Trial by Ink
Written by Yahia Lababidi
In the wry 1986 Smiths hit song F r a n k l y , M r . S h a n k l y , singer/lyricist Morrissy warns, “Fame….it can play hideous tricks on the brain”—mind games, that is, where the audience is unwittingly accomplice. For a while the relationship between exhibitionist-celebrity and voyeur-audience is consensual, it is neither particularly healthy nor examined. Composed of an amalgam of complicated motivations, both on the giving and receiving end, affairs between famous persons and their admirers are frequently perverse, and fraught with unrealistic expectations. There is something of a Faustian pact in the lust for celebrity. Forego your privacy and strip down to your soul, the unspoken understanding, goes, and the adulation of the masses shall be yours.
What makes for celebrity? It is an inscrutable brew of ambition, talent, beauty, timimg, personal magnetism, pure luck—and not necessarily in that order.
Somehow, a personality captures the public imagination, or as is often the case, simply demands it.
The public then focuses the object of desire with the heat of its undivided attention, and a star is born. In most cases, the personality being celebrated is desperately grateful for the attention: if not, they find they cannot so easily be rid of it.
The minutiae of the new star’s life soon becomes public domain; their childhood and lovers, hopes and fears, homes and holidays, diets and bodies, all are shamelessly discuseed and dissected. ’After all that we’ve done for you, after all that we’ve given you,’ it is implied, ’this is only our fair due.’
As music journalist Chris Heath noted, countering Madonna’s indignation to his gently probing questions: “you can’t open your home up to the public, and charge admission, then act horrified when you find strangers in your bedroom.”
But where do you draw the line?
There have always been celebrities, and yet the means to access them have never been quite as sophisticated and invasive, nor the media so pervasive. Ultimately, recklessness of the press or media feeding frenzy is justified and sanctioned by the insatiability of the paying audience. “The unspeakable in full pursuit of the uneatable,” Wilde quipped of the English gentlemen’s fondness for fox hunting. Uneatable, in the case of celebrities, because it is an illusion that the public so viciously hunts.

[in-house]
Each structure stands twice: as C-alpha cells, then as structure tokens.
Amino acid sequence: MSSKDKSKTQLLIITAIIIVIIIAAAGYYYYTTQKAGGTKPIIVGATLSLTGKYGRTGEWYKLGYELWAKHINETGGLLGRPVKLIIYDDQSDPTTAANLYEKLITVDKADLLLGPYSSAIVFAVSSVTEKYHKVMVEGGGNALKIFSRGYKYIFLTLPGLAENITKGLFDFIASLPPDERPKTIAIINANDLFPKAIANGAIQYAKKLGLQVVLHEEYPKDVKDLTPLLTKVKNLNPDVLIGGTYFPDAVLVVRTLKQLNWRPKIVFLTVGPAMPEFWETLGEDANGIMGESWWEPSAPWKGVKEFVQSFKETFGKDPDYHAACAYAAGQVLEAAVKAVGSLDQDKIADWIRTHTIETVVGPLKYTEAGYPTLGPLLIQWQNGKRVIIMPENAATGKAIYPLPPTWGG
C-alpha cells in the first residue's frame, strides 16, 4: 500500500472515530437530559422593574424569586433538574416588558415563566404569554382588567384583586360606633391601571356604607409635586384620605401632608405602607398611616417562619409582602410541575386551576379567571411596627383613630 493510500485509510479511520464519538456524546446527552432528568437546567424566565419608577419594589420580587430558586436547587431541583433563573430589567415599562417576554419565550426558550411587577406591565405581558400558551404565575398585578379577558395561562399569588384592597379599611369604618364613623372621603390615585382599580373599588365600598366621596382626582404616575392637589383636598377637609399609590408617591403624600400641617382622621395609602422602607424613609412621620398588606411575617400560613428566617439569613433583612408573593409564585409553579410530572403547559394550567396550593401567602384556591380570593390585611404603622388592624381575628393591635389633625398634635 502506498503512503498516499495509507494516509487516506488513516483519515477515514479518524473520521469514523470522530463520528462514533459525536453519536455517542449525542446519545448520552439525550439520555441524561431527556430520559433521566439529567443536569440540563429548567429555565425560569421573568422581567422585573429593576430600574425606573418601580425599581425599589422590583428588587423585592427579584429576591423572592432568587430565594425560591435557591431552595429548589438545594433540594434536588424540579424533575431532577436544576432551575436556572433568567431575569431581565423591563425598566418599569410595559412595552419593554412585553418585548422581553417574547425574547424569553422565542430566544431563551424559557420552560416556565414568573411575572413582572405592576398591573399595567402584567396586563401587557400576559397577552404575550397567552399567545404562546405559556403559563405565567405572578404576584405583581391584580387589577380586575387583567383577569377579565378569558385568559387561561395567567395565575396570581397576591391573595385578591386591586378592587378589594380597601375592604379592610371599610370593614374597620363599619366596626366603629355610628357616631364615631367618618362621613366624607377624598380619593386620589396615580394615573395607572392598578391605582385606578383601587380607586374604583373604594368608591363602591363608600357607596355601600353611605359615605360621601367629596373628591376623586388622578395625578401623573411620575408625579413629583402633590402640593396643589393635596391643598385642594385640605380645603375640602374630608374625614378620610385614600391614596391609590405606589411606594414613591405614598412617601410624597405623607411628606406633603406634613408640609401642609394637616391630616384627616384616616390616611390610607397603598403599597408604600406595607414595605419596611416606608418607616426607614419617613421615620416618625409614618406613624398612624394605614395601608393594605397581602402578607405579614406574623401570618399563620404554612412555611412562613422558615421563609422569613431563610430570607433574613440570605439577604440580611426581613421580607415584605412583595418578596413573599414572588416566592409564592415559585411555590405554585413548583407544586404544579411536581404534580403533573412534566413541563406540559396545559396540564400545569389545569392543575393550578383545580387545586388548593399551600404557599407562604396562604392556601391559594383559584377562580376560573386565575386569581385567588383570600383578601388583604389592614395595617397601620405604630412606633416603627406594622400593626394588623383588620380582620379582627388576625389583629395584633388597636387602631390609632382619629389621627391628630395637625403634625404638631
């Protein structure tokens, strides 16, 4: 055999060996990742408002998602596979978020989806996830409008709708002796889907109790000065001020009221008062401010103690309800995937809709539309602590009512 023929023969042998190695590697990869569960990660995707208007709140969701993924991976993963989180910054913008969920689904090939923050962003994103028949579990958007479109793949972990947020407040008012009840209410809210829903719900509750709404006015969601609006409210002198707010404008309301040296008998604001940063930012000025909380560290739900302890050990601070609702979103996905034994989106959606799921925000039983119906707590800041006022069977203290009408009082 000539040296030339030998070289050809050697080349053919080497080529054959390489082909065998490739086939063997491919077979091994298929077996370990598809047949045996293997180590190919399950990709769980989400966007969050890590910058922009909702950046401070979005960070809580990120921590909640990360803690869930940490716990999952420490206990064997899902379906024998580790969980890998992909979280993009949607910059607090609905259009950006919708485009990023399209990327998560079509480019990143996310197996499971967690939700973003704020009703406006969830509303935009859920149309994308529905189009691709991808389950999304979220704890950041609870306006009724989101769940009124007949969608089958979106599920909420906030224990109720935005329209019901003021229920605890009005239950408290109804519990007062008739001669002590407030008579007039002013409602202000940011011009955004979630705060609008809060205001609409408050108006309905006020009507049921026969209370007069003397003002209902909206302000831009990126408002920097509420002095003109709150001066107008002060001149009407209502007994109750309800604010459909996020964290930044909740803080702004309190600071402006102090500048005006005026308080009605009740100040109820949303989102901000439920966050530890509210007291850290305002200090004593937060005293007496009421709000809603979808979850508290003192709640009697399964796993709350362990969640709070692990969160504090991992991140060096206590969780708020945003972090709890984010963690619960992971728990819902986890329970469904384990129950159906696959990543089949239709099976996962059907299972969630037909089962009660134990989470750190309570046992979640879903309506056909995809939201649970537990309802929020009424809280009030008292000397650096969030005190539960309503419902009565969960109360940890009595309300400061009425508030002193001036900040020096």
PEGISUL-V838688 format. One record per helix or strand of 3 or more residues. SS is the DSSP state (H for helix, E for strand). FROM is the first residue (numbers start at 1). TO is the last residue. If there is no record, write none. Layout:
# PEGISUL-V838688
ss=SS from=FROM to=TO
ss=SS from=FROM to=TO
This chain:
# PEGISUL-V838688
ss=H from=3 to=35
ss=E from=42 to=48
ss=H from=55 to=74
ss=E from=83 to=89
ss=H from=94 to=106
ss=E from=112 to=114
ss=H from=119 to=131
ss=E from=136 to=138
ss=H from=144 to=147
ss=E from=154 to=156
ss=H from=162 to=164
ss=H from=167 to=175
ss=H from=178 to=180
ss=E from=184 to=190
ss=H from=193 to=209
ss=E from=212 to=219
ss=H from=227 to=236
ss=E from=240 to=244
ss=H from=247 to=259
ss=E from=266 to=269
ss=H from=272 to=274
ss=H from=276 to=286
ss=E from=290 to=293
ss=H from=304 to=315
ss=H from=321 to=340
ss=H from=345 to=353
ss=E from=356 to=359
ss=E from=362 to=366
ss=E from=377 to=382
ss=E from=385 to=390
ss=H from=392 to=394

Or as poet Rilke paradoxically observed, “Fame is the sum total of misunderstandings that gather around a new name.”
The superstar/supermodel then, becomes a sort of (super) human Rorschach of impossible projections and thwarted desires before which we are overcome and swoon. Which is why, given the volatile emotions involved, flirting with celebrity can also be flirting with disaster, as Princess Diana’s tragic dance with paparazzi painfully revealed.
Royalty asisde, the music, fashion, film and sports worlds similarly are littered with such fatal fascinations and assisted suicides, all who wilted beneath the intensity of the collective gaze. It is a bitter irony that those who begin by wishing to be loved by all, often end up feeling more isolated than most.
What’s more, the shelf life of the celebrity is often short and the public notoriously fickle. The creatures that once were showerd with praise may just as likely find themselves heaped with scorn, drool turning to spittle. Like tiresome plastic toys, celebrities are discarded once the sheen wears off, and replaced, but only after being dismembered. Having experienced a vicarious thrill through these living playthings, the public comes to resent their indulgences and punishes the celebrities for the spoiling attentions and fantasies which it has invested in them. Claws unsheathed, that myriadheaded monster, the masses, now finds it is hungry and bored, once more.
If the stakes seem high, it is because what is truly being bought and sold here is no less than the enigma of a human being. The appetite, inchoate as it may be, is actually for human knowledge, ardently trying to prize open another person to get at their unadulterated inner workings. That is what is sought from these intimate strangers
whom we let into our homes and hearts, and whom we hold up to the light and examine from every angle, more engaged with the contours of their bodies and lives than with our own.
Perhaps this is also what is unsavory and dishonest about the culture of celebrity, the displacement of Socrates famous dictum ‘Know thyself’ with ‘know another.’ Namely, the transference of time, energy, curiosity and hard work meant to be directed inwards, that is instead—lazily and cruelly—outwardly directed.
For this reason, a rise in celebrity culture may correlate with a decline in the culture of self-examination.
Transparency, a term currently much-abused in political and business circles, once meant something. For the Greek philosopher Diogenes, living in truth entailed making of the world a vast glass house with transparency of impulses, intensions and conduct.
Diogenes lived in a cask or tub, flamboyantly searching with a lantern, in full daylight, for ‘an honest man.’
Something of this nakedness— emotional, spiritual and physical—is expected of our handsomely purchased celebrities. But what is observed alters in response, so that external substitutes for selfknowledge and self-love areinvariably doomed to failure. No wonder then that both